BROOKLYN, N.Y. – When U.S. Marshal Jennifer Crane visited convicted financier Bernard Madoff’s co-op in East Midtown more than a year ago, there wasn’t much out of the ordinary for the 4,000 square-foot, 7-bedroom, 12th-floor penthouse.
“I expected walking into something a little more palatial, but it was like an everyday home,” said Crane, who works for the Asset Forfeiture Division and still remembers exactly where every vase, candlestick and statue went. “It was like walking into my grandparents—my grandparents with a lot of money.”
The man behind the biggest Ponzi scheme in history was already in federal custody, and wife Ruth Madoff was still living there. But that home is now gone—sold for $8 million. As is Madoff’s $9.41 million Montauk beach house and his West Palm $5.65 million home.
Now the U.S. Marshals Office is getting rid of the rest of Madoff’s personal property in an auction Saturday at the New York Sheraton Hotel and Towers. Everything from his collection of jewelry, watches, bull statues, and personally labeled clothing will be sold in an effort to compensate the victims, Madoff’s investors, who lost upwards of $65 billion.
Bernie Madoff's labeled slippers. (Credit: Nathan Frandino)
“We’ve had one goal and one priority in mind and that’s restitution toward the victims and we will continue with that goal in mind until every item is sold,” said Roland Ubaldo, supervisory deputy of the U.S. Marshals in New York.
The U.S. Marshals set up more than 400 pieces of personal property, jewelry and antiques that were seized from the homes in connection with the prosecution of Madoff.
The items vary in price range, but Ubaldo said they aim to sell everything at market price or above in order to give back the most money to the victims.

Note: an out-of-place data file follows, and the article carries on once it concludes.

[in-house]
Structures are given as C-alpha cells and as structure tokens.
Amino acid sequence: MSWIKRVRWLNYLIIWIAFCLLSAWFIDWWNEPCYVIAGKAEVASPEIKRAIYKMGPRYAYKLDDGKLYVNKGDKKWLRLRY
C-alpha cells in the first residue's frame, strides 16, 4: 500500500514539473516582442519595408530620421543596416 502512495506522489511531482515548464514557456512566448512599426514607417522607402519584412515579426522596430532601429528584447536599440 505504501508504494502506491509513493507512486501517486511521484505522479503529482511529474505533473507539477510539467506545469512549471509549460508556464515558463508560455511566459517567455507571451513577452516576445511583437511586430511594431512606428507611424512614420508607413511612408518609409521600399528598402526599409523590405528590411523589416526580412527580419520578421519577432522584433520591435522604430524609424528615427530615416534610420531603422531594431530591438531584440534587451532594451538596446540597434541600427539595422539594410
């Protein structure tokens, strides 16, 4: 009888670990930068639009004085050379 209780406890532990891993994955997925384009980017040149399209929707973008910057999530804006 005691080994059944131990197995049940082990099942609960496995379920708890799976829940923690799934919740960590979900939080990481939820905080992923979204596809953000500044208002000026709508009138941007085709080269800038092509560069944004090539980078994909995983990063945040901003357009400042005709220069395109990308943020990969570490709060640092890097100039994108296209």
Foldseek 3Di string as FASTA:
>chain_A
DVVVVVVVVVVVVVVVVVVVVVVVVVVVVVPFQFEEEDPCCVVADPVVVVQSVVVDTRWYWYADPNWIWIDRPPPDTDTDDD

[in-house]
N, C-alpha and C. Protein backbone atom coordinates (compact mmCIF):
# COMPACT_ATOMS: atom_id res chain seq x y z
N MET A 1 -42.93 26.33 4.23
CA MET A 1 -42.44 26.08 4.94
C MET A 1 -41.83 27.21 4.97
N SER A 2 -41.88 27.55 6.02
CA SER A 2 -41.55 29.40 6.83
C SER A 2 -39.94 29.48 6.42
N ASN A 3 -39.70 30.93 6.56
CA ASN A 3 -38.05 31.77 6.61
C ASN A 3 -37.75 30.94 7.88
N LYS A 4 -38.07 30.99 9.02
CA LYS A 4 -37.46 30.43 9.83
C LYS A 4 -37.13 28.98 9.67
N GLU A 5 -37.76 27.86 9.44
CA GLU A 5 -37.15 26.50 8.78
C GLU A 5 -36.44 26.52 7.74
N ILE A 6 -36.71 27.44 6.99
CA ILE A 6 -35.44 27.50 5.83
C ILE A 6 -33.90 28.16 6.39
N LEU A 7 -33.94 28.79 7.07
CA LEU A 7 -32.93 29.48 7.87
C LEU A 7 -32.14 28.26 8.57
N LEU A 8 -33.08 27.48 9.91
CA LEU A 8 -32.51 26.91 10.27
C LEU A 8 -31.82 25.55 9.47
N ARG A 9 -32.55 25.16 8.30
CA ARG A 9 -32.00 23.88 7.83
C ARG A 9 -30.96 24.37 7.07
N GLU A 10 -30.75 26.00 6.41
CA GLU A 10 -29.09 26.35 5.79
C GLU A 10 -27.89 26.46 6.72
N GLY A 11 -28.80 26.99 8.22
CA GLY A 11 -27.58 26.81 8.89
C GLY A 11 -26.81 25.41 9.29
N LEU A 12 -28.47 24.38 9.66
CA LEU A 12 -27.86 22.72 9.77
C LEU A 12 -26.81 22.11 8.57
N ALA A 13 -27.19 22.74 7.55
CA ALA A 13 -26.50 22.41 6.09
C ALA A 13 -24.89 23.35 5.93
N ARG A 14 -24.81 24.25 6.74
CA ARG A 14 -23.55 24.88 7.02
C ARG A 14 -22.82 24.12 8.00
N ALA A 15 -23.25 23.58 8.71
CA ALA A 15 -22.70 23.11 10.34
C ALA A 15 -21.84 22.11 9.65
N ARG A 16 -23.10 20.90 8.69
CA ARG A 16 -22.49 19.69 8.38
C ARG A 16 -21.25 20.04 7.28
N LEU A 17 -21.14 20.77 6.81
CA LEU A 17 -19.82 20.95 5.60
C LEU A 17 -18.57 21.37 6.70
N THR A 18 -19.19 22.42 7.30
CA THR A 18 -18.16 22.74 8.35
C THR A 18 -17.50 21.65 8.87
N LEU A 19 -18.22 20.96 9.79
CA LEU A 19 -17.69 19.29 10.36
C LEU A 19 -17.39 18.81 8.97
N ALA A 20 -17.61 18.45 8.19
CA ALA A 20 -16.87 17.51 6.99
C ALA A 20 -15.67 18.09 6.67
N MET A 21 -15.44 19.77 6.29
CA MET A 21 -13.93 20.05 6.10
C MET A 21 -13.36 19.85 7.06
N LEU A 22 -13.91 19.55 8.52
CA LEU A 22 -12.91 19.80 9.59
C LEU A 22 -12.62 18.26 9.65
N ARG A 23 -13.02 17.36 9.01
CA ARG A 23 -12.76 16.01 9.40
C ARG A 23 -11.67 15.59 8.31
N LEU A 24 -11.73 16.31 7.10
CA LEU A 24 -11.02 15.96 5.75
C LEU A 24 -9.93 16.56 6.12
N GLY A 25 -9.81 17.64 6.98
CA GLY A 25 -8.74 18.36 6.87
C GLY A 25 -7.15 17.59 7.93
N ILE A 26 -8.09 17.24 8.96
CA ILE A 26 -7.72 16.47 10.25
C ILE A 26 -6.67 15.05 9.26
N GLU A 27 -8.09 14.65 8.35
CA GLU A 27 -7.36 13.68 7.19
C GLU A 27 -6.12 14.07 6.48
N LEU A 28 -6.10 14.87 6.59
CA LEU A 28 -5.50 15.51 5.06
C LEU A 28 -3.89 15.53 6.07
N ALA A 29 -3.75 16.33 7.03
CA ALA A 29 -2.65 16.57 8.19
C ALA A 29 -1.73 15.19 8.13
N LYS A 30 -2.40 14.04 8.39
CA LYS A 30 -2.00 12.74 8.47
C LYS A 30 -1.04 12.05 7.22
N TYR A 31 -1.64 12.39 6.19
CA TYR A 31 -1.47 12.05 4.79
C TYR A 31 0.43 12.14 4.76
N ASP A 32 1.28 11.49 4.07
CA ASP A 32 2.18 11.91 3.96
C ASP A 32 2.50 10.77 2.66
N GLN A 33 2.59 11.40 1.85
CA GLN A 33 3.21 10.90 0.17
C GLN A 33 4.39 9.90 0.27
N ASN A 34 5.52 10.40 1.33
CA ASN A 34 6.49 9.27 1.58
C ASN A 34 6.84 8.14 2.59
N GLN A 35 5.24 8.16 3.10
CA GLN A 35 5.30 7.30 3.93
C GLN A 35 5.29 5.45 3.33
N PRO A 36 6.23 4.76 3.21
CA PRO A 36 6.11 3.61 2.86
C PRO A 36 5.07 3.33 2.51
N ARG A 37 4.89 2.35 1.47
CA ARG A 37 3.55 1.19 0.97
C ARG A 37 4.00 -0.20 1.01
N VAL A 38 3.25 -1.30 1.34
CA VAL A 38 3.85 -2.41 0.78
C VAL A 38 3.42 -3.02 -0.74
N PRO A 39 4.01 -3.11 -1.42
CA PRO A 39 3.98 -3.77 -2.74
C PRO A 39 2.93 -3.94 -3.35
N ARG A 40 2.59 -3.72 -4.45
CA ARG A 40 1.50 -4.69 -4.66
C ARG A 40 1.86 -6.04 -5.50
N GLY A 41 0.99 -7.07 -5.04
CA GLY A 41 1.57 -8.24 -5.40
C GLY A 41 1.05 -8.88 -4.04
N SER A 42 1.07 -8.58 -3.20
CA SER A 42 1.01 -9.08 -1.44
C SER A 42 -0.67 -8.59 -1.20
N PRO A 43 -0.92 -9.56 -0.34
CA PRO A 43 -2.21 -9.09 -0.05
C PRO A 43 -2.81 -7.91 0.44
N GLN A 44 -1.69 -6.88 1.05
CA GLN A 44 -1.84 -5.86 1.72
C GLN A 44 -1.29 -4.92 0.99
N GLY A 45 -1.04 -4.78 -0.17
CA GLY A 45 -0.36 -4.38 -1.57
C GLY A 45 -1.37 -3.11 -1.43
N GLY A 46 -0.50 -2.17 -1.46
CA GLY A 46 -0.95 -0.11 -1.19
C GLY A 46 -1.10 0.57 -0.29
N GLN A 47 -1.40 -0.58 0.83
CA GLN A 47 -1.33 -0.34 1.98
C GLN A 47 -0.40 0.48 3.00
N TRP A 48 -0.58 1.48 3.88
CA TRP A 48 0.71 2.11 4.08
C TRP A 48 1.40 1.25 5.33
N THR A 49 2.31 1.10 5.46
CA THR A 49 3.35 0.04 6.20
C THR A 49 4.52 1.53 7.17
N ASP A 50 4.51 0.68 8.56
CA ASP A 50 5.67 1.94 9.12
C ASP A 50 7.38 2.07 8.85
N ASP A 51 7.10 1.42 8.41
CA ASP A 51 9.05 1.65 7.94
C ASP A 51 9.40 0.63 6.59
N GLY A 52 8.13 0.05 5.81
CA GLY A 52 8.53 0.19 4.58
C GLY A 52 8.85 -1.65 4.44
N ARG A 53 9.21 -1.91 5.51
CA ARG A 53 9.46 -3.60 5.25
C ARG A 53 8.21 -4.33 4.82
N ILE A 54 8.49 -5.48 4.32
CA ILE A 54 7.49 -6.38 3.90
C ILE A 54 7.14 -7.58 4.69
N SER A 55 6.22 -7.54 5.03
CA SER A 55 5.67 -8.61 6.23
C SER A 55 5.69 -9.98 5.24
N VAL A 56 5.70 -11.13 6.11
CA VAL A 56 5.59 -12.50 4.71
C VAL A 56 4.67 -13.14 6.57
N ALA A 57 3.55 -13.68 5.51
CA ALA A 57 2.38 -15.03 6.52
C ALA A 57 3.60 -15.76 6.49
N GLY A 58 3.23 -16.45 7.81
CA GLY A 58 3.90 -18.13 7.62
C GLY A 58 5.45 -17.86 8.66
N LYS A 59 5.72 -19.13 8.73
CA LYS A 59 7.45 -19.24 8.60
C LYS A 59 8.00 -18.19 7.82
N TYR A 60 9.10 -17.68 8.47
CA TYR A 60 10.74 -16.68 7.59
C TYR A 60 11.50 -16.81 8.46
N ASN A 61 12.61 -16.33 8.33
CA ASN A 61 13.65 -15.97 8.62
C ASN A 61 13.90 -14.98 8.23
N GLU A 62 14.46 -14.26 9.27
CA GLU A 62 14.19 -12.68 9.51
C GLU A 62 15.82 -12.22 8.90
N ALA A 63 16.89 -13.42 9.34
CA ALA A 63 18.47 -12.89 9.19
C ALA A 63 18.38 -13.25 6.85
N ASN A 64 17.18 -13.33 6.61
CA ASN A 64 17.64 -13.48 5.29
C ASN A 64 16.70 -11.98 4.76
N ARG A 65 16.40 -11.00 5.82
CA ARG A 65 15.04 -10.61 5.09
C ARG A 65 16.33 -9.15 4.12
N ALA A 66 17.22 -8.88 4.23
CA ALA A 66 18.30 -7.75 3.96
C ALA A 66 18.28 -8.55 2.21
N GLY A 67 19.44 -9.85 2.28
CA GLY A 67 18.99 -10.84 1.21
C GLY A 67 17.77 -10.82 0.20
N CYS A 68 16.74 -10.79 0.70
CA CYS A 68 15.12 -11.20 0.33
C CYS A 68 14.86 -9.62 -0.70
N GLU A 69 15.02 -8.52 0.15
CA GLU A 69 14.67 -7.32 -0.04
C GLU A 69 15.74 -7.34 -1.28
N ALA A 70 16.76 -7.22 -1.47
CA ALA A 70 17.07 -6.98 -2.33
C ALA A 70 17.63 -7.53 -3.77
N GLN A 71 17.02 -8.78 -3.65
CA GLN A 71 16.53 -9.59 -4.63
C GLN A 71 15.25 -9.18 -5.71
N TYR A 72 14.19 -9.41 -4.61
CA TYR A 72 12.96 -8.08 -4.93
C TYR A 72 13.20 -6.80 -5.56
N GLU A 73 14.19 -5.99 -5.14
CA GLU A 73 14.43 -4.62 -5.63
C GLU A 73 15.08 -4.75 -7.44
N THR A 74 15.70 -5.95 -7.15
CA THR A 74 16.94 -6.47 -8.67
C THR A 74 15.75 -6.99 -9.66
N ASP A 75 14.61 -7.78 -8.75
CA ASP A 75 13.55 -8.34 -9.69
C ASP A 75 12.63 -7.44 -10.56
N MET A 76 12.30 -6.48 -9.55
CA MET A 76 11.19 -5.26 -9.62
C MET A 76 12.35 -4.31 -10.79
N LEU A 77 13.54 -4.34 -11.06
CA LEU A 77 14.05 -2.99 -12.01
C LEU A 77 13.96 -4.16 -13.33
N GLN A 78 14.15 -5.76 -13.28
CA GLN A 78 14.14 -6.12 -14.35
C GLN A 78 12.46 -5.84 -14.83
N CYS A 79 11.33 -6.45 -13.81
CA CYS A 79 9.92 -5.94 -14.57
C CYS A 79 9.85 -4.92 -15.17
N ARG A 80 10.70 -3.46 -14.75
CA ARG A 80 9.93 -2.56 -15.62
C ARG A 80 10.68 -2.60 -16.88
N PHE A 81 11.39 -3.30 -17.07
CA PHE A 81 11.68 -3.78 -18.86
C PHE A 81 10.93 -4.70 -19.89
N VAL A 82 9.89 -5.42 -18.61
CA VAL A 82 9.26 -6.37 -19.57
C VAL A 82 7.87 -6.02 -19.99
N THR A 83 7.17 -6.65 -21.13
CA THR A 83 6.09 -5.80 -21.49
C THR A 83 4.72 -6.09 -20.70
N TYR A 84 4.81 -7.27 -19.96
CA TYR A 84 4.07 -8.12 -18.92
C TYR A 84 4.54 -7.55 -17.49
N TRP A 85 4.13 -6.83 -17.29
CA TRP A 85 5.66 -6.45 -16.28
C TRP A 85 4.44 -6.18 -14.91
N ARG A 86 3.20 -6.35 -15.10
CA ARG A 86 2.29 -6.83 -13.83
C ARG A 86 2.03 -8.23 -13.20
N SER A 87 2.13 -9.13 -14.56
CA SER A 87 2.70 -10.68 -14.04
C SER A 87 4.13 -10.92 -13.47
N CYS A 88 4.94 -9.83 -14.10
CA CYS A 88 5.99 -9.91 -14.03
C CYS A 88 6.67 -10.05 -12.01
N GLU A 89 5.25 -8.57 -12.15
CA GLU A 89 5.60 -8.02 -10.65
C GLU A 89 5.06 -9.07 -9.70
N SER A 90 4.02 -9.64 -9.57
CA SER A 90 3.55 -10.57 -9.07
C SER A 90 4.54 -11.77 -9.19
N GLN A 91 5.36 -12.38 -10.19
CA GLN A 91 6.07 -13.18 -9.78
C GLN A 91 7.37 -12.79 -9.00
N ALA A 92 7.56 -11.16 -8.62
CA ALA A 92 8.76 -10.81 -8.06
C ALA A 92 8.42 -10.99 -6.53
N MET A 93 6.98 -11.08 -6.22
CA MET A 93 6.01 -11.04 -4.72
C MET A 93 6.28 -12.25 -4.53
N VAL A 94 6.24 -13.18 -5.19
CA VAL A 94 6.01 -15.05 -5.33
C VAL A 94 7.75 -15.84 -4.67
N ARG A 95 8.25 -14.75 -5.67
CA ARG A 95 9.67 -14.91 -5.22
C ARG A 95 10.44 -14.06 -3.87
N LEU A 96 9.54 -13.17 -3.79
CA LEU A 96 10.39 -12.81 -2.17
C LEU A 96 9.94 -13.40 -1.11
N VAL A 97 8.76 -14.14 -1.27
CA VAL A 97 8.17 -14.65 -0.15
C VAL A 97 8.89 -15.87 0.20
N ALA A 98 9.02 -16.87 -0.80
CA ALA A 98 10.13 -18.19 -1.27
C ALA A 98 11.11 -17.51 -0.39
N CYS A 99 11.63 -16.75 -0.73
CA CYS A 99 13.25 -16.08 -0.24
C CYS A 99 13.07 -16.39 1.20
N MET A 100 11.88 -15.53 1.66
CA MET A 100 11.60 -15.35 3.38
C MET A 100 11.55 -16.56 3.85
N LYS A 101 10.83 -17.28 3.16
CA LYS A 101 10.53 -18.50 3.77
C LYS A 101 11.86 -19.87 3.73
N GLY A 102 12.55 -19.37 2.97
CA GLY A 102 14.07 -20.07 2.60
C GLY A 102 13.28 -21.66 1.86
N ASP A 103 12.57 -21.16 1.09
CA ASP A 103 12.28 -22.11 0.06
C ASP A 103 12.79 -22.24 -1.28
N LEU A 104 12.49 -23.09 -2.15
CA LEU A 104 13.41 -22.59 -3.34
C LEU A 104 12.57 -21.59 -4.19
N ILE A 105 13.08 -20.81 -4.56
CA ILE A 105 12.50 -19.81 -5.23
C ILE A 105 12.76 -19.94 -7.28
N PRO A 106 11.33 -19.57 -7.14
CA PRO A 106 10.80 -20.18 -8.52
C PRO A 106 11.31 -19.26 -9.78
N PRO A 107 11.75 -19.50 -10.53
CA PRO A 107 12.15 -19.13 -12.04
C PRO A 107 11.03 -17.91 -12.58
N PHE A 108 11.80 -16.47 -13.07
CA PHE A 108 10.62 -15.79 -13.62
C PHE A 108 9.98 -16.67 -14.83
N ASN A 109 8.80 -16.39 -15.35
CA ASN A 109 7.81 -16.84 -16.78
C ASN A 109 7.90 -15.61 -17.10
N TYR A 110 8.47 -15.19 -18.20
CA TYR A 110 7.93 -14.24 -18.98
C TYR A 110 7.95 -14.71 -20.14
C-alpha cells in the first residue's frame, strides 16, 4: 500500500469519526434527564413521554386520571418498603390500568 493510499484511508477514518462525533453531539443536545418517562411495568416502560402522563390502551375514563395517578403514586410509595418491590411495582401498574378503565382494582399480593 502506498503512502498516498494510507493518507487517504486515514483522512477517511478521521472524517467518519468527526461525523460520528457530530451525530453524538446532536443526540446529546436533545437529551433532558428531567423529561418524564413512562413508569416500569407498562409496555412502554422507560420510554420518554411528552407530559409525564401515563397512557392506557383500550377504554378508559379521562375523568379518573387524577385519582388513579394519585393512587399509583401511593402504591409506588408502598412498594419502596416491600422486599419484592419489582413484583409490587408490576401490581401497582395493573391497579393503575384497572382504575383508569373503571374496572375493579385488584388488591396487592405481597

One of the most prominent items is the 10.5-caret diamond ring, said Bob Sheehan of Gaston & Sheehan, the company responsible for auctioning off the property.
The custom ring with an emerald cut diamond is valued between $300,000 and $350,000, according to the U.S. Marshals Service.
What is also impressive, Sheehan said, is the Steinway Grand Piano, which the Madoffs kept in their greeting room overlooking their panoramic view of Manhattan.
“It’s the Cadillac of pianos,” said Sheehan, who added that it was estimated up to $16,000.
Among other items were a pair of black velvet slippers with red lining and his initials “BLM” embroidered in gold, two Ralph Lauren Polo belts with one sterling silver buckle and one gold-filled buckle—both engraved with “BLM,” and matching Nike Storm Fit black and red jumpsuits. The small suit had “Ruth Madoff” written on the tag and the XL suit had “BLM Madoff” written on the tag.
“He certainly liked to mark what he owned and his initials BLM or his company initials BLMIS or her initials RM. You’ll find it on most of the assets,” Crane said.
Madoff pleaded guilty in March 2009 to four counts of fraud, three counts of money laundering, making false statements, perjury, making false filings with the Securities and Exchange Commission (SEC) and theft from an employee benefit plan, according to the United States Attorney General’s office.
Madoff is now serving a 150-year term in federal prison in Butner, N.C.
As the auction approaches, the Marshals hope to surpass the first auction, which raised $1 million for the victims—only a smidgen of the damage Madoff did.
“Do I think the amount of proceeds gained would equal what was taken? Absolutely not,” Crane said. “We certainly can’t make up for all the crimes that were perpetrated against the victims, but we can try our best.”